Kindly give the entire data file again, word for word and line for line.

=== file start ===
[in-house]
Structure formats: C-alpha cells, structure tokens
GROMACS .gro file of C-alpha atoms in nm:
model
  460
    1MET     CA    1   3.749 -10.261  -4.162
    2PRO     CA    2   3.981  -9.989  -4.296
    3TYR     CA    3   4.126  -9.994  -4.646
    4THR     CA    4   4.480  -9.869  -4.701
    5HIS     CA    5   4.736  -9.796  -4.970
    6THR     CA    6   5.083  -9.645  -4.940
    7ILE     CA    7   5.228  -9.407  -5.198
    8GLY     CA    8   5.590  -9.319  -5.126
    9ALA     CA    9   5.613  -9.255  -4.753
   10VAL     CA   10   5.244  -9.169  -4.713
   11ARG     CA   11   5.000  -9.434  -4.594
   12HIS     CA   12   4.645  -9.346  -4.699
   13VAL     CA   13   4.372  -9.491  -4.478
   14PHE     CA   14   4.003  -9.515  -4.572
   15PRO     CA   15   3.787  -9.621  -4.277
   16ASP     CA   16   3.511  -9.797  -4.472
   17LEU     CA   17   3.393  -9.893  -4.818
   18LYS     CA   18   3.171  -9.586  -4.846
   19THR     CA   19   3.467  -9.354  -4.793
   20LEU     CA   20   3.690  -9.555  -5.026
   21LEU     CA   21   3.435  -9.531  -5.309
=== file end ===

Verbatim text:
[in-house]
Structure formats: C-alpha cells, structure tokens
GROMACS .gro file of C-alpha atoms in nm:
model
  460
    1MET     CA    1   3.749 -10.261  -4.162
    2PRO     CA    2   3.981  -9.989  -4.296
    3TYR     CA    3   4.126  -9.994  -4.646
    4THR     CA    4   4.480  -9.869  -4.701
    5HIS     CA    5   4.736  -9.796  -4.970
    6THR     CA    6   5.083  -9.645  -4.940
    7ILE     CA    7   5.228  -9.407  -5.198
    8GLY     CA    8   5.590  -9.319  -5.126
    9ALA     CA    9   5.613  -9.255  -4.753
   10VAL     CA   10   5.244  -9.169  -4.713
   11ARG     CA   11   5.000  -9.434  -4.594
   12HIS     CA   12   4.645  -9.346  -4.699
   13VAL     CA   13   4.372  -9.491  -4.478
   14PHE     CA   14   4.003  -9.515  -4.572
   15PRO     CA   15   3.787  -9.621  -4.277
   16ASP     CA   16   3.511  -9.797  -4.472
   17LEU     CA   17   3.393  -9.893  -4.818
   18LYS     CA   18   3.171  -9.586  -4.846
   19THR     CA   19   3.467  -9.354  -4.793
   20LEU     CA   20   3.690  -9.555  -5.026
   21LEU     CA   21   3.435  -9.531  -5.309